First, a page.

Starting a cooperative

Table of contents

Forming a cooperative
Other resources


A cooperative (coop) is a type of incorporated business that is owned by a group of people (known as members) with common needs and/or a common goal.

Some other differences include:

  • Each member has an equal vote regardless of their capital contribution (one member equals one vote)
  • The primary purpose of a coop is to meet the common needs of the members, not to maximize profits for shareholders
  • At least two-thirds of the board of directors must be members that are elected at the general meeting
  • Payment of profit or surplus is often limited or distributed to the organization reserve

Before you set up your cooperative, you may want to create a business plan that describes your organization, your objectives and your goals.

For copies of sample business plans, call us at:
Business planning success
Business plans - templates and samples

Forming a cooperative

Cooperatives are set up as either federal or provincial corporations. Your needs, the needs of the members and the business location can help you determine which option is best for your coop.

Provincial incorporation

If you plan on opening a location(s) only in Ontario, you may choose to incorporate your coop provincially.

There are three major parts of applying for provincial incorporation:

  1. Complete a NUANS name search, which will confirm if your chosen business name is available.
  2. Send the appropriate forms and documents to the Financial Services Commission of Ontario (FSCO). The documents provide the co-op’s name, purpose, share structure, directors and incorporators. Approval is needed before you can start doing business.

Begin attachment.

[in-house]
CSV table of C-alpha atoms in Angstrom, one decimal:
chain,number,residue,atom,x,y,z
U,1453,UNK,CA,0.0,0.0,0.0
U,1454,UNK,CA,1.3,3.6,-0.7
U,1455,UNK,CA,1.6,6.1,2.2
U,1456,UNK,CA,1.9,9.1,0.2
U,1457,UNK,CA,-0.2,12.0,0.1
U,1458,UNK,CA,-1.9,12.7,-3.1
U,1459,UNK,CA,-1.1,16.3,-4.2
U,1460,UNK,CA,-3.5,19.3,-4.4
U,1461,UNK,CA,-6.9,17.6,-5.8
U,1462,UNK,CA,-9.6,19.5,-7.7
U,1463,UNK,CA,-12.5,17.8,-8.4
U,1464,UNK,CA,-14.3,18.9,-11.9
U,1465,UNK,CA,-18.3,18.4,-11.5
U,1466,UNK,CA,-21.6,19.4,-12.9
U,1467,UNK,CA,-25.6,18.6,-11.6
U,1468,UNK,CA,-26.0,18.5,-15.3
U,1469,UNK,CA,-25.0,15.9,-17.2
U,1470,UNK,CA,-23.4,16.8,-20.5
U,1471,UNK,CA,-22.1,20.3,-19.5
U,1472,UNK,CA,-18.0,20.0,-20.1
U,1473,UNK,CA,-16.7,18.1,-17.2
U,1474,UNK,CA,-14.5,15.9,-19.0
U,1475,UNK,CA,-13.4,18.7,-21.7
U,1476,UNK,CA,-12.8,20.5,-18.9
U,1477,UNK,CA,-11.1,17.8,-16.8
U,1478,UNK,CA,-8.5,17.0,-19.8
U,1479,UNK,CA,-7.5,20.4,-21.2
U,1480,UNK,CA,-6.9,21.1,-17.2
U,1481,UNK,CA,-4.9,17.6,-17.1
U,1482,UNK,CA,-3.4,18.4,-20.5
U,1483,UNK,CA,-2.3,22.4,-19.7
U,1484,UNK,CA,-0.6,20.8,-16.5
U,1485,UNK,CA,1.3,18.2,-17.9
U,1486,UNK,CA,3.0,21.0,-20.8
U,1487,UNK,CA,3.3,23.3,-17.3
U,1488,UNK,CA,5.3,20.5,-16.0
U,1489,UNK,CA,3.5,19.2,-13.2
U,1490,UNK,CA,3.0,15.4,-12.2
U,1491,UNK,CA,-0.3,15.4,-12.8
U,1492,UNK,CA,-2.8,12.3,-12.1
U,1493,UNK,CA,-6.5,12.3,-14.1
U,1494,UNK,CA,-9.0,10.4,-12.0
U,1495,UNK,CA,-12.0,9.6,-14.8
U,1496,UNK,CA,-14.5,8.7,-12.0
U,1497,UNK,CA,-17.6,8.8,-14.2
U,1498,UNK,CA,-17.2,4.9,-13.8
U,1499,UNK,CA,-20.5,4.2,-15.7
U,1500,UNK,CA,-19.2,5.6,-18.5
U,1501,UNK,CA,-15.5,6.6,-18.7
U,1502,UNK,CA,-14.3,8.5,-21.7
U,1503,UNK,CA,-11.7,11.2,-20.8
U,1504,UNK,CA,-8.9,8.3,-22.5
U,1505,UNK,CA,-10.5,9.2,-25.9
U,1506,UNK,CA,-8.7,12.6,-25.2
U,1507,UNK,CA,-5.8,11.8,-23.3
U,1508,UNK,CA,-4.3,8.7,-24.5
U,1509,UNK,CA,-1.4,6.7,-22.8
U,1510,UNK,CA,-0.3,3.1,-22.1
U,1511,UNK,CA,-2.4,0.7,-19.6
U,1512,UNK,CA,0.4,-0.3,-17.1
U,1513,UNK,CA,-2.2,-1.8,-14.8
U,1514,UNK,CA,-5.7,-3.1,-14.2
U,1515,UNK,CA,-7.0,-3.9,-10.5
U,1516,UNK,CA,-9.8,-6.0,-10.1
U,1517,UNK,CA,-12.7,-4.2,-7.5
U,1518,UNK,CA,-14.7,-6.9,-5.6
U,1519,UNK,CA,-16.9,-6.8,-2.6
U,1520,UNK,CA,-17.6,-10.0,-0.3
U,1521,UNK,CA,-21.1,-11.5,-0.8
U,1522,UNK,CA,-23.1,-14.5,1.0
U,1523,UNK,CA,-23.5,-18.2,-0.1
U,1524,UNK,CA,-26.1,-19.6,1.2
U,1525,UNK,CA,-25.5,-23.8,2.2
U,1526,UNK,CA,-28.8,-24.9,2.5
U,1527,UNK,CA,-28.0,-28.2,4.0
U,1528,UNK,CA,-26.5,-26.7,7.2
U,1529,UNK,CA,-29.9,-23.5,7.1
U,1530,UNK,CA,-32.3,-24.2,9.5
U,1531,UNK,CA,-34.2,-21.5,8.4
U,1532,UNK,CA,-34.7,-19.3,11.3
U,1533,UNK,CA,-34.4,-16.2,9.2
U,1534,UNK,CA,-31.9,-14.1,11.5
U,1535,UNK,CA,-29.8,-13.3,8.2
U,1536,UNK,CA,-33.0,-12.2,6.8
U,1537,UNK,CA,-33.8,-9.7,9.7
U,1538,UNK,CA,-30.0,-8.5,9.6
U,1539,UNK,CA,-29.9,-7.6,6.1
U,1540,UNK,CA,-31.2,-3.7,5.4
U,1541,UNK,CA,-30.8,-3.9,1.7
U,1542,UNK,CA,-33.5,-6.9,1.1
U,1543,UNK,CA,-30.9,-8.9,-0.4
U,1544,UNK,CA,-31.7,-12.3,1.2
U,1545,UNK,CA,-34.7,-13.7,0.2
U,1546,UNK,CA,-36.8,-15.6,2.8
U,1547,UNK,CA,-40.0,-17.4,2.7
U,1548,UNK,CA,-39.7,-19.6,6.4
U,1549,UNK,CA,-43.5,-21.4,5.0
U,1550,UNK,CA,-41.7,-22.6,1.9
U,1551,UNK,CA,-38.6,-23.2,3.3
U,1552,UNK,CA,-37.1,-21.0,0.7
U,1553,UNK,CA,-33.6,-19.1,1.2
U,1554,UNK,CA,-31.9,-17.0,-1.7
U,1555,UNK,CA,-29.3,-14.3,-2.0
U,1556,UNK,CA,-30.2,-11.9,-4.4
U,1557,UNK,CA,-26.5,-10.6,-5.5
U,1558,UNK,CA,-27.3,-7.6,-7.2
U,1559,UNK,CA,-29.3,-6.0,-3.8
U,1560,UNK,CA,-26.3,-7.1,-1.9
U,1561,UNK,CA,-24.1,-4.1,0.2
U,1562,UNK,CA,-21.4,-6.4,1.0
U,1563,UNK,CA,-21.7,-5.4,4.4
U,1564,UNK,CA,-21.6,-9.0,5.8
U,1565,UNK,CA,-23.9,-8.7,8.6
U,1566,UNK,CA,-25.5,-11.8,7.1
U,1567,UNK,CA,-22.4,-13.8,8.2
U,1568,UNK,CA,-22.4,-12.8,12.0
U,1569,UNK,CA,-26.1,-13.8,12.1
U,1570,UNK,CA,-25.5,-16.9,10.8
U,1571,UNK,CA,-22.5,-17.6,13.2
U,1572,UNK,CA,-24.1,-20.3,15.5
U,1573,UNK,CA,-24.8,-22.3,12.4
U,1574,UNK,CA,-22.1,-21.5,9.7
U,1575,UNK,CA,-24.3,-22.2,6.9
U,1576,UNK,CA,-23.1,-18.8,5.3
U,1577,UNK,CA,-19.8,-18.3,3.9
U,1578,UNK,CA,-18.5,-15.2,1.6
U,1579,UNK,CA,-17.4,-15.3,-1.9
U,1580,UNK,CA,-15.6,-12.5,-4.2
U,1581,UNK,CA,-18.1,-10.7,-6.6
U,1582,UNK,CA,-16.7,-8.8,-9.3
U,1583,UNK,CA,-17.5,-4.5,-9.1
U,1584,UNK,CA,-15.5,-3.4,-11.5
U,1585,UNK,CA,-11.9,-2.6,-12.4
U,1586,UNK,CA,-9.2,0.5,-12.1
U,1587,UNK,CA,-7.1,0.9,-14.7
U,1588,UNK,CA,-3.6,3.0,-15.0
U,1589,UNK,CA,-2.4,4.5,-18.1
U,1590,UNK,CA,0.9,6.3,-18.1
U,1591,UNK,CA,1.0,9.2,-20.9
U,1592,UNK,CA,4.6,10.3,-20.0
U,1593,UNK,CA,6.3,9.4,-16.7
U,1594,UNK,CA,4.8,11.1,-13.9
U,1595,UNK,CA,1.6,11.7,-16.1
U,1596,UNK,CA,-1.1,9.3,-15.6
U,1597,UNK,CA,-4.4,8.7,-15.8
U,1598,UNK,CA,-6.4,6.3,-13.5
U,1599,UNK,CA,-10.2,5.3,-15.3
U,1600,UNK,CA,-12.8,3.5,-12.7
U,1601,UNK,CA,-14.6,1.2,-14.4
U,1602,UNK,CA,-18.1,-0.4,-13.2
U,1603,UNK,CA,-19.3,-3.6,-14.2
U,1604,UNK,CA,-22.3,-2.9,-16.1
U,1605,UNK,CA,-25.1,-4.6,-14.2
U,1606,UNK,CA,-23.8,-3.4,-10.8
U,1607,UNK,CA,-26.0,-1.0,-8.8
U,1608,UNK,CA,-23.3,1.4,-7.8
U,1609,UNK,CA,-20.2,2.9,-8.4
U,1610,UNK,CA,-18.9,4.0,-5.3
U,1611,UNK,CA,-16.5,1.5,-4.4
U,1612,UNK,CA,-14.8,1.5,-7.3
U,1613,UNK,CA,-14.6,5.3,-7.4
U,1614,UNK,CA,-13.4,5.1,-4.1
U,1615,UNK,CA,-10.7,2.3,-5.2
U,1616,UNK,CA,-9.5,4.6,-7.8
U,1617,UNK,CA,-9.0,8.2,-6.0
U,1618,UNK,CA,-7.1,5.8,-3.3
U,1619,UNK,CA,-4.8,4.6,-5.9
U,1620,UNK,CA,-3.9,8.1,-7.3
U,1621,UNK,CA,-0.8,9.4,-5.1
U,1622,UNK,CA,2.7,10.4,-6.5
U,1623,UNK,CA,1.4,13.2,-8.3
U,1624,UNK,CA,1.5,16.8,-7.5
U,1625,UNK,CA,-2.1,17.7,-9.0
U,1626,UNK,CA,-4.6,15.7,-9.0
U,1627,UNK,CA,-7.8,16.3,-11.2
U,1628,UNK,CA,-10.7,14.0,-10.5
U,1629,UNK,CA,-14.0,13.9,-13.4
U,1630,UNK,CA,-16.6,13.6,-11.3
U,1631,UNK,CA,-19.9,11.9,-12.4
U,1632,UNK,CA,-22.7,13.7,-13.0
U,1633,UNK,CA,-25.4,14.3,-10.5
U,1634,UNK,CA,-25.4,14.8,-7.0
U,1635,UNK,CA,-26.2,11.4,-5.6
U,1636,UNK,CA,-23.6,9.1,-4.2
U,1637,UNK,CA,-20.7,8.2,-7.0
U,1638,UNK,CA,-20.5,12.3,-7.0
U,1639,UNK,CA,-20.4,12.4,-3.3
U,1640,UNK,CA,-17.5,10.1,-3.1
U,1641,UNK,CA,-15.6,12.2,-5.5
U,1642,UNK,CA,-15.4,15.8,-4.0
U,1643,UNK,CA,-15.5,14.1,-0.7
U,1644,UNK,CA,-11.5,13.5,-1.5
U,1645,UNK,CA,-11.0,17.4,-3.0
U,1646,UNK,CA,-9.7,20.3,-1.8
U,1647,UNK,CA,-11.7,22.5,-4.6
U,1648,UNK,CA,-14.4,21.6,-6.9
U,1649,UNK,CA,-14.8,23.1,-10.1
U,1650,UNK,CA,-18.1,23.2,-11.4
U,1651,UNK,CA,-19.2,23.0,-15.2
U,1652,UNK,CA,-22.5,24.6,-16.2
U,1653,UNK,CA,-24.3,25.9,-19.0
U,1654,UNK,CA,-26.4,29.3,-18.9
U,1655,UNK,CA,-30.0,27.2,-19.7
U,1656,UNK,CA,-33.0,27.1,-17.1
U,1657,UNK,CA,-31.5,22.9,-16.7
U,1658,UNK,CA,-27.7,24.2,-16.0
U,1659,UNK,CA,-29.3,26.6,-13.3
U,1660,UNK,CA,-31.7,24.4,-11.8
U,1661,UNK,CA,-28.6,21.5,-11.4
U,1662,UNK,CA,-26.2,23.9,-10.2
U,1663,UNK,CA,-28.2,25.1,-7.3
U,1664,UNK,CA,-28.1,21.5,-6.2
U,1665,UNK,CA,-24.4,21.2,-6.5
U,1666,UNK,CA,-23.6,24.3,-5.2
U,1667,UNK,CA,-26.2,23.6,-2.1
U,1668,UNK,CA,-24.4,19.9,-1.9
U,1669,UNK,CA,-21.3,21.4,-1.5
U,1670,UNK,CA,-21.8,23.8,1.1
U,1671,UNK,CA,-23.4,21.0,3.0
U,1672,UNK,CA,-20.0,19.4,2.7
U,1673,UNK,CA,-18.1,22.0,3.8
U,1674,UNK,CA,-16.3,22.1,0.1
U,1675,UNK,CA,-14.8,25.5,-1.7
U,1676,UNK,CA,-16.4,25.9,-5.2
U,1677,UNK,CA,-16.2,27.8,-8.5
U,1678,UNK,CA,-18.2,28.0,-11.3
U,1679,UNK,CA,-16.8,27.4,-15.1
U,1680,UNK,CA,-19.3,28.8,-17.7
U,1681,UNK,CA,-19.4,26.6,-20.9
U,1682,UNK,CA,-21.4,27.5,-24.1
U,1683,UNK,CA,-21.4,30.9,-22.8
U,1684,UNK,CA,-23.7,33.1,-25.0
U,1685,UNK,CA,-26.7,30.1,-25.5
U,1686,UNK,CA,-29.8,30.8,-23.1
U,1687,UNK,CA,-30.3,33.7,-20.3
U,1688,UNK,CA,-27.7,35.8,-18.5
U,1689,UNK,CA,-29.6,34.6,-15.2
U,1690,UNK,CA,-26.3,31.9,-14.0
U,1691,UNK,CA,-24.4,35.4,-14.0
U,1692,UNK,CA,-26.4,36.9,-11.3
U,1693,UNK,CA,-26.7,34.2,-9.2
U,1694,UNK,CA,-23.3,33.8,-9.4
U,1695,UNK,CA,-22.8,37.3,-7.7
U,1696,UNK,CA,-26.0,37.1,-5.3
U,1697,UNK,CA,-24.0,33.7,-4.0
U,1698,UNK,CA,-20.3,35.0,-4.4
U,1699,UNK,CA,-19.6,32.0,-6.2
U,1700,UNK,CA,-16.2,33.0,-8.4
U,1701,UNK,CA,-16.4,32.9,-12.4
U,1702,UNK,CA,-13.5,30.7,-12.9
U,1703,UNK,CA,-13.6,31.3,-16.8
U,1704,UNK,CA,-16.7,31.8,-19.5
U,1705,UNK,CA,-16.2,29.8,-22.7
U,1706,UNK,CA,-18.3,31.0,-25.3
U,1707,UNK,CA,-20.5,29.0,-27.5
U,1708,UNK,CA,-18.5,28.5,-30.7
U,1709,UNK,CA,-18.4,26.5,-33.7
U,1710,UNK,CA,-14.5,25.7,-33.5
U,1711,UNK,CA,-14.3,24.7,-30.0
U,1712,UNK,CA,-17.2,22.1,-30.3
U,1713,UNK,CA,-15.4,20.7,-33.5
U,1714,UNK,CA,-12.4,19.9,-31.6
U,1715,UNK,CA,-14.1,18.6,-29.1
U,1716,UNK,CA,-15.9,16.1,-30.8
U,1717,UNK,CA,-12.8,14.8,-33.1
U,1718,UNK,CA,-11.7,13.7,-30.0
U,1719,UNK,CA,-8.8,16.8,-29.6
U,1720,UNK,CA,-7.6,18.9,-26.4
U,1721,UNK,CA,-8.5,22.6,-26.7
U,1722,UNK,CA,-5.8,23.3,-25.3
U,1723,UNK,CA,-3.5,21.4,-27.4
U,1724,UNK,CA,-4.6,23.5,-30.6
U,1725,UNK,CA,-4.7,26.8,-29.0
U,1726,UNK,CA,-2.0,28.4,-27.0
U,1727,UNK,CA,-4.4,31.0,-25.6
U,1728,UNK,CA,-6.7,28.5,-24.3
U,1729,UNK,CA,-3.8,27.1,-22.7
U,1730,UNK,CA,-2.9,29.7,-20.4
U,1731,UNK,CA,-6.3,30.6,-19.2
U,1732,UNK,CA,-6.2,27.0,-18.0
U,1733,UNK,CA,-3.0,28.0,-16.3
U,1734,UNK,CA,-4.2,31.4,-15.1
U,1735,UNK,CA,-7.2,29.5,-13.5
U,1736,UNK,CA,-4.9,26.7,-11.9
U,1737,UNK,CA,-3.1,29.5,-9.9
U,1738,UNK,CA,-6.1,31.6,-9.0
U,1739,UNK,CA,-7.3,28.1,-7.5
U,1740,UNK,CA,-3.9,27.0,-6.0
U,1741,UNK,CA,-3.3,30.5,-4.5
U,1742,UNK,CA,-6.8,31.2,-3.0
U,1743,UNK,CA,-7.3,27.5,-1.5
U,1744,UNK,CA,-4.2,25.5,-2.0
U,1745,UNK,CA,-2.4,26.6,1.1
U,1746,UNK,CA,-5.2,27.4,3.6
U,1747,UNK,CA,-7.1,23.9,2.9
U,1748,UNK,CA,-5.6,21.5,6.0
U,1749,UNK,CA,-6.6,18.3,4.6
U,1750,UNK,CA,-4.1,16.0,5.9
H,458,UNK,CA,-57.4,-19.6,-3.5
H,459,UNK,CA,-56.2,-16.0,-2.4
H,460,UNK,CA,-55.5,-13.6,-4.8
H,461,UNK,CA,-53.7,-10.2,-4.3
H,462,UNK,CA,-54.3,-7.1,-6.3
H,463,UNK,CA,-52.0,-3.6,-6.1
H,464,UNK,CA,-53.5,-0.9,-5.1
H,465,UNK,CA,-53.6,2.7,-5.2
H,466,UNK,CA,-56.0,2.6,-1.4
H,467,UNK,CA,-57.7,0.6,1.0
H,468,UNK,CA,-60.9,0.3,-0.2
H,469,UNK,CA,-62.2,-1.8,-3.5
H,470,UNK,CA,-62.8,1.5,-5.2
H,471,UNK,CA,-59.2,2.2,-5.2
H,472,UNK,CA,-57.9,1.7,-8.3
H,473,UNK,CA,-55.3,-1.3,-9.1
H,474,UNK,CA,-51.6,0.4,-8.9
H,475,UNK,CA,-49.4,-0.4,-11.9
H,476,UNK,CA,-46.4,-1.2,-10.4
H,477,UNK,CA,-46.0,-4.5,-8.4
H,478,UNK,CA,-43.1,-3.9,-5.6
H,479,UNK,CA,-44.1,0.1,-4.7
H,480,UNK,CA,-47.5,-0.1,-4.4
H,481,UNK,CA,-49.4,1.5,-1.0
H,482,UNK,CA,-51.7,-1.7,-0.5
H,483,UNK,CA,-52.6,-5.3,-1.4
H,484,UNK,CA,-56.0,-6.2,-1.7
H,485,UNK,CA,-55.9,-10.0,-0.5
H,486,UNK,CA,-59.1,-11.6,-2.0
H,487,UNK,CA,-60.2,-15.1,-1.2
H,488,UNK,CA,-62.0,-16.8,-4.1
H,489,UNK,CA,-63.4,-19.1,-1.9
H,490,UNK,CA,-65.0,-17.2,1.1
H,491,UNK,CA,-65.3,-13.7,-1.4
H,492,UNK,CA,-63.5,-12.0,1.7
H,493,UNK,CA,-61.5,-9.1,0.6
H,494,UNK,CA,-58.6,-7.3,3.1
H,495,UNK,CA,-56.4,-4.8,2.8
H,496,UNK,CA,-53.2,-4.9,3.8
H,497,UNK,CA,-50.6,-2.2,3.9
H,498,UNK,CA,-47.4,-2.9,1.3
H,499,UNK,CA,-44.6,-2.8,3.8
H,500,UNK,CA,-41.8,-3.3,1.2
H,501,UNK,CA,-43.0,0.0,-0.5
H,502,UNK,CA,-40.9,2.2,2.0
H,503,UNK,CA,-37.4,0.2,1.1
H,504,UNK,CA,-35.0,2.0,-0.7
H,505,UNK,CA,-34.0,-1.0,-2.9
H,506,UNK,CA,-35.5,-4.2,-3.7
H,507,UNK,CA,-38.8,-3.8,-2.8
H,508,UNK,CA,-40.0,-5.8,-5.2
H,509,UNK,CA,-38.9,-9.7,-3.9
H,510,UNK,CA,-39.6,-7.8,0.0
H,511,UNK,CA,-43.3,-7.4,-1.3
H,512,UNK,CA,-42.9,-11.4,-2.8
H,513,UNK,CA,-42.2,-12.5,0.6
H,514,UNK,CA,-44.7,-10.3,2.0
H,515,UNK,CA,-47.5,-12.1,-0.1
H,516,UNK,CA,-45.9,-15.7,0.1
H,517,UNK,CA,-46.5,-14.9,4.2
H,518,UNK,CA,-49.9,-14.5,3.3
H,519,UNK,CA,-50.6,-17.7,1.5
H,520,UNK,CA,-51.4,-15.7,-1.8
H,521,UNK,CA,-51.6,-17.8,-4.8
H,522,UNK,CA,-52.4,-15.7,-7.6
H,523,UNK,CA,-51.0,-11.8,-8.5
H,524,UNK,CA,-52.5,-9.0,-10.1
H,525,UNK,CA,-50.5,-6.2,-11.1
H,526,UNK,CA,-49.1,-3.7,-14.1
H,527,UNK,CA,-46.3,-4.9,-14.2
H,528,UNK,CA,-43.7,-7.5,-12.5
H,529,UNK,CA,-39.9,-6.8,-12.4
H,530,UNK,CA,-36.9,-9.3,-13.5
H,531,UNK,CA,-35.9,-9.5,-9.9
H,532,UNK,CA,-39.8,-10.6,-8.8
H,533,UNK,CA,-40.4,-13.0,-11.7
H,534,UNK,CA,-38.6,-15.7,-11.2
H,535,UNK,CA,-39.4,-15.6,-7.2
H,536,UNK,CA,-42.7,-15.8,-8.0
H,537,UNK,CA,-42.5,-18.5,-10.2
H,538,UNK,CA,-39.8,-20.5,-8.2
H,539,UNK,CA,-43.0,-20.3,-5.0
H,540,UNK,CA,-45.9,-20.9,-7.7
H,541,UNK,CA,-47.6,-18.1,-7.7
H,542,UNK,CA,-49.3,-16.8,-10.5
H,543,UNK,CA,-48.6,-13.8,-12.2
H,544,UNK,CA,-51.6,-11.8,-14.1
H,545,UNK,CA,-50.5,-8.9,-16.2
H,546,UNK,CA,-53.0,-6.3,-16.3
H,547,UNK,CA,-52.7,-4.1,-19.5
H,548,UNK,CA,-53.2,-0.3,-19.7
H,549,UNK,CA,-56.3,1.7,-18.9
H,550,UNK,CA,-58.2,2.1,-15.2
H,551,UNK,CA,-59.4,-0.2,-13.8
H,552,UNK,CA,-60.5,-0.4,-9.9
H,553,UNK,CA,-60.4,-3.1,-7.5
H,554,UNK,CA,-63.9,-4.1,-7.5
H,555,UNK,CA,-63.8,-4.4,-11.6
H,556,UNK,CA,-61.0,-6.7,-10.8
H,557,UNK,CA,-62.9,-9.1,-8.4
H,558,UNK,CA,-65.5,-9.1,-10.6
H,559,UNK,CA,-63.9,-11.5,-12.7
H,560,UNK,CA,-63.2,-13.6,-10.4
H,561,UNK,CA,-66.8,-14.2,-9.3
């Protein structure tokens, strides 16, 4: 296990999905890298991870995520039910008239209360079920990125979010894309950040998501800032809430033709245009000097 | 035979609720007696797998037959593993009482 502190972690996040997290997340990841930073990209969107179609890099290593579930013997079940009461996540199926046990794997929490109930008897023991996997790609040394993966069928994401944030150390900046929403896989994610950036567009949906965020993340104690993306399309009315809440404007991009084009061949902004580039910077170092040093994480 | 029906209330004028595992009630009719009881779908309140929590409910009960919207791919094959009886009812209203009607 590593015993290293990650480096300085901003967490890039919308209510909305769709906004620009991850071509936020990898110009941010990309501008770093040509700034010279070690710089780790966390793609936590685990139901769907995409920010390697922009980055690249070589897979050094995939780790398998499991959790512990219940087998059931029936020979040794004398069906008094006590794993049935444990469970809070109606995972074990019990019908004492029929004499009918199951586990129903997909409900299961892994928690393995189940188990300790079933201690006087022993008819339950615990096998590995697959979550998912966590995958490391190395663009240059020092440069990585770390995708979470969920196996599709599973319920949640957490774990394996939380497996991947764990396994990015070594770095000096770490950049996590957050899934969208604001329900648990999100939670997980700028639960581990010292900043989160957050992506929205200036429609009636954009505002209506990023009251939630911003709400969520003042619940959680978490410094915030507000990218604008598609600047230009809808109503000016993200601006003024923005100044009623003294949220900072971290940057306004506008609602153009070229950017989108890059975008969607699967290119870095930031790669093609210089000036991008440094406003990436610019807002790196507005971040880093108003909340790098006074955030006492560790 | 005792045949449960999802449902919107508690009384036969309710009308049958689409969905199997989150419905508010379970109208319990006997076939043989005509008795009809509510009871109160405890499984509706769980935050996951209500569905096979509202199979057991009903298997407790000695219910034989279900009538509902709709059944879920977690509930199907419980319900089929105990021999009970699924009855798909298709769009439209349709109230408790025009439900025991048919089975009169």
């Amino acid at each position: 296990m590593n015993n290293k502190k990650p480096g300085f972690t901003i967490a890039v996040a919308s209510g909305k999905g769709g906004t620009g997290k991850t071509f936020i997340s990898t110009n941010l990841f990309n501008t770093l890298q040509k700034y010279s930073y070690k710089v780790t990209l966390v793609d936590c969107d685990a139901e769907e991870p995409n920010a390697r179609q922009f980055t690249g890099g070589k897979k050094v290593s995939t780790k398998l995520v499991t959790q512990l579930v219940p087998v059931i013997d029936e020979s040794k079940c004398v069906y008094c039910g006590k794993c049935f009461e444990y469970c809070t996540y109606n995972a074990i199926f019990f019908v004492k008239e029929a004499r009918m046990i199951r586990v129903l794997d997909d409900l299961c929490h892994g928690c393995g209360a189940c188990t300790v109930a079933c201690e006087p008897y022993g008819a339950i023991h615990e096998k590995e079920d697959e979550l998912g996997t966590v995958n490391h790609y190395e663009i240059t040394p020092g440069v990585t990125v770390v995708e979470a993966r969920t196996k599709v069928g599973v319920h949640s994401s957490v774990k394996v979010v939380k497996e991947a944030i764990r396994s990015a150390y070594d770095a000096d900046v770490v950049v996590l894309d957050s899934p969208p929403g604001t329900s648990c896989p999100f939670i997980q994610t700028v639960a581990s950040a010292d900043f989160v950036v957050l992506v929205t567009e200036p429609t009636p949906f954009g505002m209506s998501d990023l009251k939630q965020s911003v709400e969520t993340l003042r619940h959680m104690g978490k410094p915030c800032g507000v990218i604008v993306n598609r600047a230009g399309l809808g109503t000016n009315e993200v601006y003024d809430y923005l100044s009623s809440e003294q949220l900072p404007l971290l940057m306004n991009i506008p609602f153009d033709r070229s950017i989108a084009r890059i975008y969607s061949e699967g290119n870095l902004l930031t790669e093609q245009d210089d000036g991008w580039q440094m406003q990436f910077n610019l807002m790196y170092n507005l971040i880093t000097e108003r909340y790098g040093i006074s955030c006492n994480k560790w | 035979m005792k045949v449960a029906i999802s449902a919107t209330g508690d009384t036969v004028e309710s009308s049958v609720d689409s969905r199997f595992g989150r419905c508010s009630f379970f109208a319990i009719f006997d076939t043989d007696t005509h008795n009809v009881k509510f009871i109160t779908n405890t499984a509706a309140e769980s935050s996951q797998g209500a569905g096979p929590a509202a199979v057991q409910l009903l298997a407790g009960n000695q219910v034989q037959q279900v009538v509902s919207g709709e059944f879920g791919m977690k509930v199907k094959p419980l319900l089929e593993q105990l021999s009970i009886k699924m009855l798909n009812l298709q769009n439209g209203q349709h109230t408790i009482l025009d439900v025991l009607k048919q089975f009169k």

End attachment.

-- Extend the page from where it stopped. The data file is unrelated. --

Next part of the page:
3. Pay the appropriate fee.

For more information and to access forms, contact the FSCO or visit their website.

Contact FSCO:
Cooperative corporations

Federal incorporation

If you plan to open business locations in two or more provinces, you may choose to incorporate federally.

To incorporate federally, you need a minimum of three members who are at least 18 years old, of sound mind and not bankrupt.

The main steps involved in setting up a federal incorporation are:

  1. Complete a NUANS name search, which will confirm if your chosen business name is available.
  2. Send the appropriate forms and documents to Corporations Canada.
  3. Pay the appropriate fee.

For more information and to access forms, contact Corporations Canada or visit their website.

Contact Corporations Canada:
Create/maintain a corporation


Your business may need licences and permits from the federal, provincial and municipal levels of government.

In addition to the information you will find in this guide, you can use the Canada Business Permits and Licences Search, powered by BizPaL, to find licences and regulations that may affect your business. You can also contact us to speak to someone about starting your business.

Contact us:
Permits and licences search

You can also get information on some of the regulations that may affect your coop from the following organizations: